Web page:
The Beautiful Isle of Man 
Gail and I returned to the Isle of Man the summer of 2009, our fourth visit. It is a unique place on earth, steeped in our family history, rich in scenic beauty and a connection for me at least, between the world of our ancestors and the one we live in today. Change takes place slowly on the Isle of Man, and the residents cling to the past. The stone fences of today have been in place for centuries in most cases, and define the farms and cottages once lived in by my family.
Above eft;  Maughold Head, just south of Ramsey.  One can see the lighthouse warning ships of the dangers of entering Ramsey Harbour.  John Lace of Trafalgar perished while trying to assist a ship in distress during a storm, in the waters just to the top of the photo, in 1832.

 Above Right;  A beautiful scene taken from Maughold Head, looking inland to Snaefell Mountain, the highest point on the Island. To the right in the photo, one can see the cemetery where many of our Lace and Stephen ancestors were laid to rest. The photo also describes the progression of good farmland near the coast becoming less productive as one works their way up the mountain.
Above Left;   A view over Laxey Bay, the town of Laxey showing to the right of the photo. Laxey was home to our Brew, Cowin and McKneale families as well as others. It was a mining town for well over a century and we had ancestors who worked these lead, zinc, silver mines.

Above Right;  A closer view of Laxey town. Our ancestors lived and farmed on the outskirts of the village, from just in the foreground to the hills in the upper right hand of the photo.

 Looking south from Maughold Head along the coast to Laxey. These fields have been in their current geometric shape for centuries.

The Lighthouse on Maughold Head peeks just above the crest of the hill. Stories abound about ships that wrecked on these shores prior to the construction of the lighthouse.  Included are stories of evil men lighting fires to attract ships to their doom so that their goods would be recovered for sale, paying no heed to the lives of the men on board.

On the Left above;  Another scene of ancient fields, sheep, the sea and all that has been Manx for 5,000 years.

Looking north from Maughold Head.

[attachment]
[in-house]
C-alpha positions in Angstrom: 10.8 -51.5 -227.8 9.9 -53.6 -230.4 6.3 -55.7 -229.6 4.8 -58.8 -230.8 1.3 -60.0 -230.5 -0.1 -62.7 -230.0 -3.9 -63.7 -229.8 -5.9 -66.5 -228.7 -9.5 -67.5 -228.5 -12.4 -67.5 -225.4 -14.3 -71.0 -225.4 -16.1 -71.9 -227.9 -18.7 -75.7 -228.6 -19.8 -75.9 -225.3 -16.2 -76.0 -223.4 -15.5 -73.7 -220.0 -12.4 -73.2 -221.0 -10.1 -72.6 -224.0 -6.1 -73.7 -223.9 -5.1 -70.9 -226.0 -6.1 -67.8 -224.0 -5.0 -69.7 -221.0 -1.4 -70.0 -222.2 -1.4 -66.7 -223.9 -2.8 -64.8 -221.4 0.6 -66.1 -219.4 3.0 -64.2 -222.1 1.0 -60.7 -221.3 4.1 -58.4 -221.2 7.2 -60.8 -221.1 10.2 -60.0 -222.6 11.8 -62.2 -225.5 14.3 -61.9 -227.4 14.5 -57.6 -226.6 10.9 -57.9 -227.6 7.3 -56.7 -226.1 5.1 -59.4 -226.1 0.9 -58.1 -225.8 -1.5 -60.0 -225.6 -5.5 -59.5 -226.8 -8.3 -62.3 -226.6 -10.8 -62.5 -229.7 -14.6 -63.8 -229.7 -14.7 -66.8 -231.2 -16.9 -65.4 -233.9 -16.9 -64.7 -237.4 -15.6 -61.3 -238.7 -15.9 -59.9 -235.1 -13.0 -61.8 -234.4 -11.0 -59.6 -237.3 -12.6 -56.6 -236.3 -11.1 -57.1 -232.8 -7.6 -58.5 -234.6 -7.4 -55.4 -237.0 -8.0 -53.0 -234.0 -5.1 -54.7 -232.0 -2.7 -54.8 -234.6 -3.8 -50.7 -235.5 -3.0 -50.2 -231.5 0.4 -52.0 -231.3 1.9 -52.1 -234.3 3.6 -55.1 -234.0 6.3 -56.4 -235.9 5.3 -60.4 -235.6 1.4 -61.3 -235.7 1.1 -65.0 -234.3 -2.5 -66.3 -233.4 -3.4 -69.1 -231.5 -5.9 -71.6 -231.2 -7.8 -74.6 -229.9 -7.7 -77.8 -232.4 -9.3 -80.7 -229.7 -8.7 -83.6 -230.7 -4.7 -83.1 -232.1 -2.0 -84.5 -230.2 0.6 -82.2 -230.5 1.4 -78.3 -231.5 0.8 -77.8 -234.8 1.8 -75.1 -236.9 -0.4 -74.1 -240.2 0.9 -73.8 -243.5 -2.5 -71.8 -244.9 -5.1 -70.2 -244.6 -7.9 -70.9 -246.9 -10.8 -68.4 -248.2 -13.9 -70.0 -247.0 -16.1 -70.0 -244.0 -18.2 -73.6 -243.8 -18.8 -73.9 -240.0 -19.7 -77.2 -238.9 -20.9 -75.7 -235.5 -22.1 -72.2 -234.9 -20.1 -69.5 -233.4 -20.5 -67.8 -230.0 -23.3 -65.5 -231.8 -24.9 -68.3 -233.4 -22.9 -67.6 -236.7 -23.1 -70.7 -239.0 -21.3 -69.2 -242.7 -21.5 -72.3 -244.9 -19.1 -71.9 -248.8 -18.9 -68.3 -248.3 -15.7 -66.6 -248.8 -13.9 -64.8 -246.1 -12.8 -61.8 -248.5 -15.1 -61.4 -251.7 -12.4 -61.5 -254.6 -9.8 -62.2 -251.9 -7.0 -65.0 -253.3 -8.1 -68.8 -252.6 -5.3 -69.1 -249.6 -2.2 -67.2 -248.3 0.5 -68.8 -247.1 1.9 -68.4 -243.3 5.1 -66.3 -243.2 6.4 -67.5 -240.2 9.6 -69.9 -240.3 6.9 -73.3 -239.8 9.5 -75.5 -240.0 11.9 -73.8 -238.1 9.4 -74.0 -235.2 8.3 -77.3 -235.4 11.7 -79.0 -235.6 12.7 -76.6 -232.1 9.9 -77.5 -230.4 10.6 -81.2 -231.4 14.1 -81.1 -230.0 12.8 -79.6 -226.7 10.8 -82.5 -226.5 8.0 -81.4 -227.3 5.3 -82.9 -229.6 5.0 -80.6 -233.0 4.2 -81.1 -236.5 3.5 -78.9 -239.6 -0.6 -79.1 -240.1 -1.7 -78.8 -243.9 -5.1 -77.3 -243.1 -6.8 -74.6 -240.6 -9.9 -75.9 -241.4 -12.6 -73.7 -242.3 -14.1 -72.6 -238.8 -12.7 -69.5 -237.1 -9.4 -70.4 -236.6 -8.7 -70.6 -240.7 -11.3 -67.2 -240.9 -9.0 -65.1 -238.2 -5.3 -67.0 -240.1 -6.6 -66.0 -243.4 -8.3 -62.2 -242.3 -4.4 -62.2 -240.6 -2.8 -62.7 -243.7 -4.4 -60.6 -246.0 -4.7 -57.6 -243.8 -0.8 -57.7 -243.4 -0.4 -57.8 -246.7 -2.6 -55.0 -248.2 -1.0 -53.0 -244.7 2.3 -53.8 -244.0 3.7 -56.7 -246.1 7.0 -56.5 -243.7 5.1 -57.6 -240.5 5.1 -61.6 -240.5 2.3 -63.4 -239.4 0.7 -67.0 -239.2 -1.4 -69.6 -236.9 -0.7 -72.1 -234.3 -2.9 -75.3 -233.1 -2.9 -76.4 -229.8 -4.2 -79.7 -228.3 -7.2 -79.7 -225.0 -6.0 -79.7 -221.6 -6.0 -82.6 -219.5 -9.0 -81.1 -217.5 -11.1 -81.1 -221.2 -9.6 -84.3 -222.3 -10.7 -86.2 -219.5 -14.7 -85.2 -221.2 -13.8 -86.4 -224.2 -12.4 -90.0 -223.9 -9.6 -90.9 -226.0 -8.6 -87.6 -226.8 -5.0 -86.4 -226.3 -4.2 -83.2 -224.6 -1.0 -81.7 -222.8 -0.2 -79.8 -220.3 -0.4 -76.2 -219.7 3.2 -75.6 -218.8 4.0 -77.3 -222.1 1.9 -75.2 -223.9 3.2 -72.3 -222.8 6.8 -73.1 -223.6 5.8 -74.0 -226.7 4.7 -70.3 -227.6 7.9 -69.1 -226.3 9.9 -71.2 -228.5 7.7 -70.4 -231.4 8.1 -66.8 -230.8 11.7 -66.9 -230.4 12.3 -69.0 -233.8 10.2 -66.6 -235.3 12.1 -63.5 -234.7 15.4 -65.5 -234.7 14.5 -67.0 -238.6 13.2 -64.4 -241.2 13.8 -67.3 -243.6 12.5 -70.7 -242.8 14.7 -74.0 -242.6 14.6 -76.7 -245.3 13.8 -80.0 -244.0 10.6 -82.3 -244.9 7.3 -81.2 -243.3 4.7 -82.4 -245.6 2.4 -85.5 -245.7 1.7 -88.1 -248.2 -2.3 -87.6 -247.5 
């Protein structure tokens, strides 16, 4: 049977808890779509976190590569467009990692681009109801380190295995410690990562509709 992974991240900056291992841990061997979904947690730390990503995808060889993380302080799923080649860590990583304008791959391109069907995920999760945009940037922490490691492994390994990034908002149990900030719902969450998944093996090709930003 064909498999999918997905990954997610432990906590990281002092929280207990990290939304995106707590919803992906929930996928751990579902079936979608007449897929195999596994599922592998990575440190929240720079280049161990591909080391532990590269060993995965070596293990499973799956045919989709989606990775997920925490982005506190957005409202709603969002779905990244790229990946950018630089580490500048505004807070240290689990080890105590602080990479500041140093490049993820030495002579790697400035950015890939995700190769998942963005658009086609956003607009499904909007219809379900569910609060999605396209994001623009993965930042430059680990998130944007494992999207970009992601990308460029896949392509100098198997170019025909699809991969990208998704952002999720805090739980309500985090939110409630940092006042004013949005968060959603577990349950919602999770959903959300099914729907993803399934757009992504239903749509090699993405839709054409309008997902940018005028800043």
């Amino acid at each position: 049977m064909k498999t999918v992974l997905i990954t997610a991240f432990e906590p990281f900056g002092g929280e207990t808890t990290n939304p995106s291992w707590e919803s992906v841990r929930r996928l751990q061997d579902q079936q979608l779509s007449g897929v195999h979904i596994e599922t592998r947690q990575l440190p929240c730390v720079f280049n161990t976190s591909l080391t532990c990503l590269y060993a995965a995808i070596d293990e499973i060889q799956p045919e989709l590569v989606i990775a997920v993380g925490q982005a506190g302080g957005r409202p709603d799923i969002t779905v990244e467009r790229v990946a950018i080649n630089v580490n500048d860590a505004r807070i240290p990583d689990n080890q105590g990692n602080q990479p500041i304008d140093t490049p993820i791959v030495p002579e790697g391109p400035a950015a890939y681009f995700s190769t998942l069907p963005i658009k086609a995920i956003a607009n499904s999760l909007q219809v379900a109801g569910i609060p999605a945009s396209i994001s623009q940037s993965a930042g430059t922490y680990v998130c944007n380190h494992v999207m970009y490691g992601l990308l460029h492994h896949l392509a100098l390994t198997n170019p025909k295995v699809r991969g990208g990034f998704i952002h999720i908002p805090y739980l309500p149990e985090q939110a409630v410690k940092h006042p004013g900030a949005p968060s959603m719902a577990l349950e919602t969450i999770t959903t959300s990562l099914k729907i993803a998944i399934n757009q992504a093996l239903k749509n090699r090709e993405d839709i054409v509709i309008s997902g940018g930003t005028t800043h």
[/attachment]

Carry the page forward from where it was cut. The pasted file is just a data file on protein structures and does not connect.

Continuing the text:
And on the Right;  The west coast of the Isle of Man, rugged and undeveloped. The photo is taken south of Peel and the location is called Niarbyl. The film "The Waking of Ned Devine" was partly filmed at this location. The waters in front are the home of the Basking Shark. We saw several of these on this occasion. They are the second largest fish in the world, a protected species.

 An aerial shot taken as we left the island for Ireland. This is the south western tip of the Isle of Man. The small town in the upper quadrant of the pic is Port Erin. The headland just above and left of Port Erin is Bradda Head.

The ancient fields of the Isle of Man. Photo taken in the southern part of the island looking towards Castletown and Ronaldsway Airport.
Above Left;  The north west corner of the island. These fields bordering on the Irish Sea were farmed by the Stephen family from about 1700 to 1820. The farms are the Sertfield lands, the name of a section of the island ( a Treen) from Viking times. The farms came into the possession of the Stephen's by way of a marriage contract between Thomas Stephen and Mary Kewish in 1706.

On the Right;  Two scenes of the Promenade in Douglas, the largest city on the Isle of Man. The hotels along this promenade go back 100 years to the times when the island received close to a million visitors a year. It was a holiday resort for many English families. The entire Promenade and the businesses along it have been renovated in the last 10 years to some of their former glory.
Douglas is now home to the off-shore banking business. Banks such as the Royal Bank of Canada have a bank here in Douglas. Banking is now the primary source of Revenue for the Island.
Historical & Family Photos
Castle Rushen, one of the best examples of a medieval castle in the United Kingdom. First built in about 1200 and home to a Viking King, partially destroyed in a siege by Rober Bruce in 1313,  rebuilt by Sir William Montecute in 1344.  A clock in the castle was presented to the Manx people by Elizabeth 1 of England, in 1597
 The Kerrowdhoo farm in the Parish of Bride in the north eastern corner of the Isle of Man. The Lace family were resident on this site from as early as 1465, the last branch leaving here in about 1880. Our ancestor Daniel Lace, father of John of Trafalgar, was the last of our line born here in 1751. Most of these buildings are of more recent vintage, but parts were obviously used during the last years of Lace ownership.
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